The expression “legume” for the purposes of the present invention is understood to mean any plant belonging to the Caesalpiniaceae, Mimosaceae or Papilionaceae families and in particular any plant belonging to the Papilionaceae family, for example pea, haricot bean, broad bean, field bean, lentil, lucerne, clover or lupin.

This definition includes in particular all the plants described in any of the tables contained in the article by R. HOOVER et al. entitled “Composition, structure, functionality and chemical modification of legume starches: a review”.

Preferably, the legume is chosen from the group comprising pea, haricot bean, broad bean and field bean.

Advantageously, it is pea, the term “pea” being considered here in its broadest sense and including in particular:

    • all the wild varieties of “smooth pea”, and
    • all the mutant varieties of “smooth pea” and of “wrinkled pea”, regardless of the uses for which the said varieties are generally intended (human consumption, animal nutrition and/or other uses).

The said mutant varieties are in particular those called “r mutants”, “rb mutants”, “rug 3 mutants”, “rug 4 mutants”, “rug 5 mutants” and “lam mutants” as described in the article by C-L HEYDLEY et al. entitled “Developing novel pea starches” Proceedings of the Symposium of the Industrial Biochemistry and Biotechnology Group of the Biochemical Society, 1996, pp. 77-87.

According to another advantageous variant, the legume is a plant, for example a pea or field bean variety which gives seeds containing at least 25%, preferably at least 40% by weight of starch (dry/dry).

The expression “legume starch” is understood to mean any composition extracted, in any manner, from a legume and in particular from a Papilionaceae, and whose starch content is greater than 40%, preferably greater than 50% and still more preferably greater than 75%, these percentages being expressed as dry weight relative to the dry weight of the said composition.

Advantageously, this starch content is greater than 90% (dry/dry). It may in particular be greater than 95%, including greater than 98%.

The expression modified legume starch is understood to mean a starch which has undergone at least one modification treatment chosen from the group comprising chemical treatments, physical treatments and enzymatic treatments.

The chemical treatments comprise in particular all known operations of esterification, etherification, crosslinking or hydrolysis by the acid or oxidative routes. According to a preferred variant of the invention, a starch is used which is crosslinked, preferably with trimetaphosphate.

The legume starch according to the invention is preferably a starch derived from “smooth pea”, having an amylose content of between 30 and 40%, preferably between 35 and 40%, these percentages being expressed as dry weight relative to the dry weight of starch contained in the said composition.

The crosslinking is performed according to any technique known to persons skilled in the art, so as to obtain a high level of crosslinking. Preferably, sodium trimetaphosphate will be used as crosslinking agent. As a guide, the limit will be a level of crosslinking expressed as fixed phosphorus of 0.4% maximum.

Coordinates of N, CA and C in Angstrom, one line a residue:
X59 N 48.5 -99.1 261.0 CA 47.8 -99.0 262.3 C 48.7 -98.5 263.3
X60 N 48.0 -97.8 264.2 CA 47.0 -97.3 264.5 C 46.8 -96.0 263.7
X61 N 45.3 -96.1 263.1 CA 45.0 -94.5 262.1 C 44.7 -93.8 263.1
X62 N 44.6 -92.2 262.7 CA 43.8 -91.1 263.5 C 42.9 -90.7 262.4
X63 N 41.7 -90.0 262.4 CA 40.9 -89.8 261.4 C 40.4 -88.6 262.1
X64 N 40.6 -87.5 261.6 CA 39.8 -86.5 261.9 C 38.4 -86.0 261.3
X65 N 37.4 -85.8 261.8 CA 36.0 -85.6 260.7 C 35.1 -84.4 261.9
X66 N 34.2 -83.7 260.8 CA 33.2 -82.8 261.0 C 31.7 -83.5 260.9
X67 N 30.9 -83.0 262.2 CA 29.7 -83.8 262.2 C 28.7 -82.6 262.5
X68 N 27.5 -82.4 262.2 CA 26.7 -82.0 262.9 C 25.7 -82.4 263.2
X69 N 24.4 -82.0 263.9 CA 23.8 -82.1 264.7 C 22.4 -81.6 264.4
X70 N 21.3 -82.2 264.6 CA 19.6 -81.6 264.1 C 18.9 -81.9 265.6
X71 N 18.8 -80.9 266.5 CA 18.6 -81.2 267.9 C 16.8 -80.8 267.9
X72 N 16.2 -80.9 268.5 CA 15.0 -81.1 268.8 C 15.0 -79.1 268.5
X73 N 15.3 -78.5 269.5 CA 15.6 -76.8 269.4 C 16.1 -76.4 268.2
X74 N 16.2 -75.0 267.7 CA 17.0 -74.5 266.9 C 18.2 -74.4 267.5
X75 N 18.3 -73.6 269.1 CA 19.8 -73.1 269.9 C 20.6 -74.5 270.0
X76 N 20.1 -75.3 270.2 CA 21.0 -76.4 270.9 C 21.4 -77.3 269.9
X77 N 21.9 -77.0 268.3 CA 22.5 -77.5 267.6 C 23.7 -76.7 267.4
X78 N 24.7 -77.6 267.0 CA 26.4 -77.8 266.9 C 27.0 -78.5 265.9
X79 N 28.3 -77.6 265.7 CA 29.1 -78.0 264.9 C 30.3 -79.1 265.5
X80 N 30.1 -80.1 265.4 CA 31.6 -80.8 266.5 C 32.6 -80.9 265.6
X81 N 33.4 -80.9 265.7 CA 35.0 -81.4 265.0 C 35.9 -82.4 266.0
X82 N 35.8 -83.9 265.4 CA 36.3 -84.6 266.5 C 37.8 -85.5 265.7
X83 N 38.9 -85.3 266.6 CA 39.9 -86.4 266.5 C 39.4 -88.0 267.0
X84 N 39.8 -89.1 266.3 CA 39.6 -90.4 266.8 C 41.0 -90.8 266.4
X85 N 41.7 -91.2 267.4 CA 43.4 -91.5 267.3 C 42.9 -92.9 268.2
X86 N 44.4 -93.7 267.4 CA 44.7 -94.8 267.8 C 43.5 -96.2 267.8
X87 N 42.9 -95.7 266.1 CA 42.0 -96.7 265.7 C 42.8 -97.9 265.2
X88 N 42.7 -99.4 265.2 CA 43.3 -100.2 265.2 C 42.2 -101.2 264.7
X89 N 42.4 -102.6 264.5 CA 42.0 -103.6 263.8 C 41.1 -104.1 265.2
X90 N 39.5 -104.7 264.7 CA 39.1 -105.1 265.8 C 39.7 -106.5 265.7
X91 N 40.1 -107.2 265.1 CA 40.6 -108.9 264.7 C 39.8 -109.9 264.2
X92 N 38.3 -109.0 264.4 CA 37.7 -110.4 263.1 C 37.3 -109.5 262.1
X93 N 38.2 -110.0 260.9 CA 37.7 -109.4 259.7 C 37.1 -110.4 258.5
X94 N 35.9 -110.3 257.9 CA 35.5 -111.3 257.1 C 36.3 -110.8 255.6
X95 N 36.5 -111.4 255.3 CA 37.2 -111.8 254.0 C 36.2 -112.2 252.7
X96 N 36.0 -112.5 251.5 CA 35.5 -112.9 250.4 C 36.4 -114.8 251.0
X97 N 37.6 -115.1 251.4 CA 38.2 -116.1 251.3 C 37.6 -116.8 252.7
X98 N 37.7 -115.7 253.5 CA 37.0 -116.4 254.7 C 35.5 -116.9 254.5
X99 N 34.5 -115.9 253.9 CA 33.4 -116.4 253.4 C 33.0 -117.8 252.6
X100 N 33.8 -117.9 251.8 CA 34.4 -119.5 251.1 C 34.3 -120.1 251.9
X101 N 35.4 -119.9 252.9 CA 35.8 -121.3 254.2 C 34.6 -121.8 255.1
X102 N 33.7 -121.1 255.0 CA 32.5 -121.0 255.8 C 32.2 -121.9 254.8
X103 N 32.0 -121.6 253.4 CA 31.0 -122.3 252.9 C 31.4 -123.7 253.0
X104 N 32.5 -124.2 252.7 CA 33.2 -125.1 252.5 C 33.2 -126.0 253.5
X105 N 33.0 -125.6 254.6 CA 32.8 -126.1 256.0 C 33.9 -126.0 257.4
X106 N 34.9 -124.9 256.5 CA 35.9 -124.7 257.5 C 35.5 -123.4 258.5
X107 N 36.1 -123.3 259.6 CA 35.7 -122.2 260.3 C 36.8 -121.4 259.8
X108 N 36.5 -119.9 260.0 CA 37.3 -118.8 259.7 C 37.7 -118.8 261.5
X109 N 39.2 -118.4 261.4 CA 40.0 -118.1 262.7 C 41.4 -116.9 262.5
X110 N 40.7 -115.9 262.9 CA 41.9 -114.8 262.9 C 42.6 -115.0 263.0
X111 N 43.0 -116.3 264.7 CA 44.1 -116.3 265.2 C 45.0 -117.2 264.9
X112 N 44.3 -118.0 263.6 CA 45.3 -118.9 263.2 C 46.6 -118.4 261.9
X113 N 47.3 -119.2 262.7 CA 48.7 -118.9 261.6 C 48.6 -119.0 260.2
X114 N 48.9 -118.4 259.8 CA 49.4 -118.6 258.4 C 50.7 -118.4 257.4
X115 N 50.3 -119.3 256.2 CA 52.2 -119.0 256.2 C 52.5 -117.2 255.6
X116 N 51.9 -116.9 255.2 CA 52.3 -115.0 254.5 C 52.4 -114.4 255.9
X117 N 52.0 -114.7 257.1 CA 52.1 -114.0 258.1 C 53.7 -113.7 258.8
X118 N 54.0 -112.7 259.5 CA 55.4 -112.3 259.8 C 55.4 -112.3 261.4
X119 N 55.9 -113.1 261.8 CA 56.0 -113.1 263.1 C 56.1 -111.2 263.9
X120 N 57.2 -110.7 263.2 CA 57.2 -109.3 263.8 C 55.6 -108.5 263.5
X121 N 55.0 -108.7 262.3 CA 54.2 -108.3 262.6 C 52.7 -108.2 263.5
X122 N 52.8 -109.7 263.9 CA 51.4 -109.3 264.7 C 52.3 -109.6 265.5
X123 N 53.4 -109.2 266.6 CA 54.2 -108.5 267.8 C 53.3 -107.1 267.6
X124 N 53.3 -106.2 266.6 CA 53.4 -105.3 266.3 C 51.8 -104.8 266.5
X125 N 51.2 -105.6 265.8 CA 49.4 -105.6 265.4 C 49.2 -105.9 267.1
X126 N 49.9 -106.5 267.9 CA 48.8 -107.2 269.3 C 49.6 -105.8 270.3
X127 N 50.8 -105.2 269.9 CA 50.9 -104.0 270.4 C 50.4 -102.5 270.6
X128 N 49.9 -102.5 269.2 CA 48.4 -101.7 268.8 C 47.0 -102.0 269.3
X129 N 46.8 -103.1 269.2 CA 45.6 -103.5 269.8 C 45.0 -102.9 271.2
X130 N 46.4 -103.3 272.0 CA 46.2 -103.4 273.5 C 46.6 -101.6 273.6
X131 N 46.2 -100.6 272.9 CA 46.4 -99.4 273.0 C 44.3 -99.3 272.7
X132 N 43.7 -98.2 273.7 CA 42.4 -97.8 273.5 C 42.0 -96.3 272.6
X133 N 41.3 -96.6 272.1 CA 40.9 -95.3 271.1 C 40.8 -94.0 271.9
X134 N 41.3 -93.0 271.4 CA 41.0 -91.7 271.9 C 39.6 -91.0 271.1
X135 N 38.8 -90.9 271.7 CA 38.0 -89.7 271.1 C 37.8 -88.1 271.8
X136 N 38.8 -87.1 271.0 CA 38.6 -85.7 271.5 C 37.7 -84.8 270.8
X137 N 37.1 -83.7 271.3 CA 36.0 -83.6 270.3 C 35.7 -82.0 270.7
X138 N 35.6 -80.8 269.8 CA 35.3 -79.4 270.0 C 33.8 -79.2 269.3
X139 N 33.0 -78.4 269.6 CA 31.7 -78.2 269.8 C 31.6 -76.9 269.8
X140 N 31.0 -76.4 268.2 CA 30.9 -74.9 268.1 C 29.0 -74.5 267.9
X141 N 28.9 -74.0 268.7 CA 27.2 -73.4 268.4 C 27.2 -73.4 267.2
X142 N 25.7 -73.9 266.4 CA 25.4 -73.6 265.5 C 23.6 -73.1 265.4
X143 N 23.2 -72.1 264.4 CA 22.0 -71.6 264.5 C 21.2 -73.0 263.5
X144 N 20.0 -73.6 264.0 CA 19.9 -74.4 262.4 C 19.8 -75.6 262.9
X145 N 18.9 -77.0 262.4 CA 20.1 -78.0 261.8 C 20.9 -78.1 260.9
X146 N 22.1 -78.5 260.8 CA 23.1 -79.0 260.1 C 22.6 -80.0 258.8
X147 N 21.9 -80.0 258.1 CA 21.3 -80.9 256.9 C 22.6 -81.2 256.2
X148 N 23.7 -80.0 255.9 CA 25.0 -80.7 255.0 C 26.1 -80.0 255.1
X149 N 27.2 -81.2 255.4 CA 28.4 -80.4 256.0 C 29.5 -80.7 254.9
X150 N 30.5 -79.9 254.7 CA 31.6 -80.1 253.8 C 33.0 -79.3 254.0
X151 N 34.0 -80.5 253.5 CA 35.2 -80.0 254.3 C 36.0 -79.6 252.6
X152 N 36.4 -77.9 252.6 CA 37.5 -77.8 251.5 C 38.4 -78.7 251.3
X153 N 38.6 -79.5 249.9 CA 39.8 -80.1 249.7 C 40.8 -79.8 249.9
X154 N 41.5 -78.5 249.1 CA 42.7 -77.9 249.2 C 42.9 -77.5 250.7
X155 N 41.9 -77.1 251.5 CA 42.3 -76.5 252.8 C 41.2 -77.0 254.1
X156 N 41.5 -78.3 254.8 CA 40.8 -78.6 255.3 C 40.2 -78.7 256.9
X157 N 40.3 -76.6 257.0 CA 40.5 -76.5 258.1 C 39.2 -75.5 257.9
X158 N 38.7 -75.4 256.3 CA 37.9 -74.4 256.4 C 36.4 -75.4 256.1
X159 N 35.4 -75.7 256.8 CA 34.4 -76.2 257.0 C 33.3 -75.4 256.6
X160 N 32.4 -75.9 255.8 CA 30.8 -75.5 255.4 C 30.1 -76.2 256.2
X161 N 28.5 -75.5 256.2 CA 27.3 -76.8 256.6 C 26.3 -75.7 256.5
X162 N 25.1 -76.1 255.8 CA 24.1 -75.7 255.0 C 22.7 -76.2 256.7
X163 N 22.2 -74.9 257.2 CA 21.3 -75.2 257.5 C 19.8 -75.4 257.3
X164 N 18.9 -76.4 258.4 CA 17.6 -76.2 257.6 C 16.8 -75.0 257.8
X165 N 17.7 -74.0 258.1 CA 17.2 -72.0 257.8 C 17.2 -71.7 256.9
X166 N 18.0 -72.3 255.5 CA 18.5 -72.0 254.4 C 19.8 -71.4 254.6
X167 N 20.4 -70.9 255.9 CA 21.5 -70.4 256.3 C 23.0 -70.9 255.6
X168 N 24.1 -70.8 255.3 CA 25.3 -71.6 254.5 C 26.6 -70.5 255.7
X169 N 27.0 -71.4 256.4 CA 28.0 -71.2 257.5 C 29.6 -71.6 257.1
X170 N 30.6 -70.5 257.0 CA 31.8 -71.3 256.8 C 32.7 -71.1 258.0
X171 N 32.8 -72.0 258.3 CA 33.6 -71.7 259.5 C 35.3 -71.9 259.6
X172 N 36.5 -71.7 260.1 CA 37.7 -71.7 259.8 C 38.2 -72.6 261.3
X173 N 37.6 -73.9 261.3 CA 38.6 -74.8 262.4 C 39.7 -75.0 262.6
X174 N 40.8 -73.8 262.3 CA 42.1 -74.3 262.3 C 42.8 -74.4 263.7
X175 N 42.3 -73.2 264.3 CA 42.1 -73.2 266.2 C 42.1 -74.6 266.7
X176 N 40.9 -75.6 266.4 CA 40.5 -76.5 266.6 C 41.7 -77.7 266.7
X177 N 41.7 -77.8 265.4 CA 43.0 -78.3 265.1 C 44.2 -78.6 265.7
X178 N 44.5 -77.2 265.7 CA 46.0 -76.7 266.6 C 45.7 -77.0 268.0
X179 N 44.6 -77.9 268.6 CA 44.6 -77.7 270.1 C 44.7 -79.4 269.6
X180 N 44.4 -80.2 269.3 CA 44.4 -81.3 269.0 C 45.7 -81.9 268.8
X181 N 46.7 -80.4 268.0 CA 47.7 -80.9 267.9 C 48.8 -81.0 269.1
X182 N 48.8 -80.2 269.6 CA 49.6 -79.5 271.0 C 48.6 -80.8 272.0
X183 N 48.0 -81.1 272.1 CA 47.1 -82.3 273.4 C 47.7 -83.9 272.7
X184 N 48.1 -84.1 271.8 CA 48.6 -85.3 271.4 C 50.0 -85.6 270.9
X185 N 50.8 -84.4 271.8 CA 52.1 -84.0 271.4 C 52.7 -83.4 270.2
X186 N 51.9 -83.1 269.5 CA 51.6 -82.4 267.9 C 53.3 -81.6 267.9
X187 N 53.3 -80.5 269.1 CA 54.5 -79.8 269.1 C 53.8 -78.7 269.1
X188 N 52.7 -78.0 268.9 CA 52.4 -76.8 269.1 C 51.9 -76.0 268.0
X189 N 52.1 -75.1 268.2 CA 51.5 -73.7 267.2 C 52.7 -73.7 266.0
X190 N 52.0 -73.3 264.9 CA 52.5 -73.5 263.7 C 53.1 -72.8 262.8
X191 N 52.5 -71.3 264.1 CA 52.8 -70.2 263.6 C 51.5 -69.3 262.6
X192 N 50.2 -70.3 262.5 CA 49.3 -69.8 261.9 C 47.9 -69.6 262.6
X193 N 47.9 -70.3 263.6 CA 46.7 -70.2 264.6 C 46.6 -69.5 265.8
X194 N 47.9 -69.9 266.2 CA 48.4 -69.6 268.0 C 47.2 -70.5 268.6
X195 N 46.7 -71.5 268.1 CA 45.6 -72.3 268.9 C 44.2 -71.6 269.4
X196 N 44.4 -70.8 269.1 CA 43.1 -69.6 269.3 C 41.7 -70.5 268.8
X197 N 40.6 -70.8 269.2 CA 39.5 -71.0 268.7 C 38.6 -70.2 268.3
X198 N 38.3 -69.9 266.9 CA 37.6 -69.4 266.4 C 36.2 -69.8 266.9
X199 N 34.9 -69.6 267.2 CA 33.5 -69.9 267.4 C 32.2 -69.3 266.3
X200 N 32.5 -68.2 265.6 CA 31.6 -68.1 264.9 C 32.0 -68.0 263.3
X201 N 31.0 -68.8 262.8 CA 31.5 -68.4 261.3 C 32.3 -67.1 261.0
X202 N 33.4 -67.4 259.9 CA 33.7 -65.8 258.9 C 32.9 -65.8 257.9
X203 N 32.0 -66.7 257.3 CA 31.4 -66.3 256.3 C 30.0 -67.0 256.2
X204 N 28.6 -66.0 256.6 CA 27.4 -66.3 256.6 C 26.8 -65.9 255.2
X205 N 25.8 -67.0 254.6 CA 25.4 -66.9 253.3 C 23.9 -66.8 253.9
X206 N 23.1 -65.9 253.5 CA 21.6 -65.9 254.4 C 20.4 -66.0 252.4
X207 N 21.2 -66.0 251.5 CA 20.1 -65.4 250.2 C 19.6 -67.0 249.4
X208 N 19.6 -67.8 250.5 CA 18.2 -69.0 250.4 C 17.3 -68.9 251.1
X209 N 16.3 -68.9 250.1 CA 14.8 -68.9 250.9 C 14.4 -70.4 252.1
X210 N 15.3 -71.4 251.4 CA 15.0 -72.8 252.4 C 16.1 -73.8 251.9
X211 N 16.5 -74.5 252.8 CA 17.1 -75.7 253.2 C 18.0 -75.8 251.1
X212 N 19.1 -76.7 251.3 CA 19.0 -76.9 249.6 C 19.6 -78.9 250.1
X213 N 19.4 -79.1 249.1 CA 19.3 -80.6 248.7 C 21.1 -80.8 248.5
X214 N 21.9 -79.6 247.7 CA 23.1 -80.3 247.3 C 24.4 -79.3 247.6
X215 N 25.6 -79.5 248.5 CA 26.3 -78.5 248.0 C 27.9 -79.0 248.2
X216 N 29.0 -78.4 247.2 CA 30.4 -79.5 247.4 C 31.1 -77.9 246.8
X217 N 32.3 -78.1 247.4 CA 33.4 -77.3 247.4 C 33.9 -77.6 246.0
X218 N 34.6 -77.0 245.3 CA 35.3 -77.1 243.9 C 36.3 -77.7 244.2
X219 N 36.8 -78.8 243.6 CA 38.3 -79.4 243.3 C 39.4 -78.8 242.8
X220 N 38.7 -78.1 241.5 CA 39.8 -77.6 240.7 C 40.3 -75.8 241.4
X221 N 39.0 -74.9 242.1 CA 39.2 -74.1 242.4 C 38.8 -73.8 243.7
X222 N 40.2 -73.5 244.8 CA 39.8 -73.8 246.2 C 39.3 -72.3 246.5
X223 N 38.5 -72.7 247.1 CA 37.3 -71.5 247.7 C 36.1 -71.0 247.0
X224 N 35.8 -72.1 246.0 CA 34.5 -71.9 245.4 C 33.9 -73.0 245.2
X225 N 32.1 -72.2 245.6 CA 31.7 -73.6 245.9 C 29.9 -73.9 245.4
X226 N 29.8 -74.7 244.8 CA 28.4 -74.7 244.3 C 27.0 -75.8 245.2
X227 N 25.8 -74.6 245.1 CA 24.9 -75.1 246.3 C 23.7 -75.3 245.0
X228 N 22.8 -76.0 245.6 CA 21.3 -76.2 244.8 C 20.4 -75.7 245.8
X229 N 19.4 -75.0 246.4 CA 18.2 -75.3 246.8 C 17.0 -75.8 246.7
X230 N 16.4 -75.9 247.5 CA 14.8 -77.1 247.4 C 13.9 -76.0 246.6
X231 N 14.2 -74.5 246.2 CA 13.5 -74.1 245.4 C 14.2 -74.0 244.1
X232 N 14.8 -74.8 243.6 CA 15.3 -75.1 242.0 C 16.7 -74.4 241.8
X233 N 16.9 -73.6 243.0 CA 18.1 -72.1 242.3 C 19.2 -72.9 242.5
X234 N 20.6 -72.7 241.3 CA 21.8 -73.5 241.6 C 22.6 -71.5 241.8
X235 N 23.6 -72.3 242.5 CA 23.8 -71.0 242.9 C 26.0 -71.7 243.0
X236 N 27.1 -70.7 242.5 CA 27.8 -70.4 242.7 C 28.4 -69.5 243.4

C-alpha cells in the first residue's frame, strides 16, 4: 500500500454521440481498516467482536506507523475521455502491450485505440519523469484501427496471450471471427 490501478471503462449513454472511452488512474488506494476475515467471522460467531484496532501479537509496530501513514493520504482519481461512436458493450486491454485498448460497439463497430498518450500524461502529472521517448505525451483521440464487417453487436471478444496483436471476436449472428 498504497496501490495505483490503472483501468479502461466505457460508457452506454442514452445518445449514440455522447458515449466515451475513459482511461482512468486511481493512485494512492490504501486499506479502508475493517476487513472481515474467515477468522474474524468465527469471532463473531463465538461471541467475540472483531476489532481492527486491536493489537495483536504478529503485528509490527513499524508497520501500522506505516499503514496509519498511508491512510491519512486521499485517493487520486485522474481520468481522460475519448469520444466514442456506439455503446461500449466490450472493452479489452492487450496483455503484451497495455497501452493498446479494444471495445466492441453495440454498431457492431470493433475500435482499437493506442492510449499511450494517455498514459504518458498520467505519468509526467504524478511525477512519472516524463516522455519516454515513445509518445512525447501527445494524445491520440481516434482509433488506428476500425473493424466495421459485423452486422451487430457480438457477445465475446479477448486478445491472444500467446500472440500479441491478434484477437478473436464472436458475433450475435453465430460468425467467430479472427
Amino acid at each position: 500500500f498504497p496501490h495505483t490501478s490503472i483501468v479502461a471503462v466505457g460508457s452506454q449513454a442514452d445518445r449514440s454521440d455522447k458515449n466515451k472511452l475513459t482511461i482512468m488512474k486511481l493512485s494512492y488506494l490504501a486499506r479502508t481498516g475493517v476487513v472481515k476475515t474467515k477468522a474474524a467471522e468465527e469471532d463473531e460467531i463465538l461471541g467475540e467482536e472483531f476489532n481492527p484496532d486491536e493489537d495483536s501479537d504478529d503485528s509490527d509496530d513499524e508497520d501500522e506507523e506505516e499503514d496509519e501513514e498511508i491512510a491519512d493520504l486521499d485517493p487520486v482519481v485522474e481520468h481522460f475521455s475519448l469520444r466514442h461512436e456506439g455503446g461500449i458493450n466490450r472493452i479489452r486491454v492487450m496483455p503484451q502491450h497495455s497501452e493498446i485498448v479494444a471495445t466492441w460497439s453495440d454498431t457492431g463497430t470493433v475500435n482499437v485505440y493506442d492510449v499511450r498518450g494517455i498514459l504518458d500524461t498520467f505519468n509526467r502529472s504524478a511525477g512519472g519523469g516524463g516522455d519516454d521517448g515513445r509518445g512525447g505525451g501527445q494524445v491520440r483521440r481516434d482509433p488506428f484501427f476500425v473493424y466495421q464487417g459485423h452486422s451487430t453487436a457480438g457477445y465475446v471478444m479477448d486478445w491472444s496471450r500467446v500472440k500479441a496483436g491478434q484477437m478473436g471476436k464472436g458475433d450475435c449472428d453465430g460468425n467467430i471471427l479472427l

According to the invention, it is also possible to envisage modifying the crosslinked starch by acetylation or hydroxypropylation for example. In this case, the level of crosslinking is generally increased so as to maintain a sufficient viscosity of the coating composition.

According to the invention, the coating composition comprises pea starch as sole source of starch. It may also comprise various additives such as flavourings, spices, taste enhancers, leavening powder, colourings. It may also comprise maltodextrins, gums and other agents suitable for coating.

In order to prepare the coating composition, it is advisable to place crosslinked pea starch in solution in water so as to obtain a viscosity of between 500 and 1000 centipoises, this viscosity being given by a Brookfield measurement at 20° C. As a guide, the dry matter content of the coating composition is between 35 and 45%. Advantageously, the said composition comprises 90% of pea starch.

The additives necessary are then added to the said composition.

According to a preferred variant, the composition also comprises a dextrin. The expression dextrin is understood to mean the products obtained by dry roasting of starch in the presence of acid. Although any type of dextrin may be suitable in the process according to the invention, pea dextrins are particularly preferred and in particular pea having an amylose content of between 30 and 40%, preferably between 35 and 40%. The latter advantageously make it possible to obtain the same crispness as with a rice flour normally used.

As regards the proportions of dextrin in the coating composition, a starch/dextrin ratio of between 2/1 and 1/4 is preferred. The higher the proportion of dextrin in the composition, the less stable the coating layer will be to frying (tendency to burst). The lower the proportion of dextrin in the coating composition, the lesser the crispness of the fried product. It is therefore advantageous to maintain a sufficient proportion of dextrin in the coating composition, the ideal situation being a ratio of 1/1.

In order to coat the food products in accordance with the process of the present invention, the products are immersed in the coating composition at room temperature, and then the products thus coated are cooked.

The coating obtained is practically invisible on the finished product, it confers sufficient crispness even after 15 minutes of cooling, that is to say that it offers very good stability to water regain by the cooked product.

The invention will be understood more clearly on reading the following examples which are intended to be illustrative and nonlimiting.

Example 1 Preparation of Deep Frozen French Fries

Potatoes are washed, peeled and cut into strips for French fries.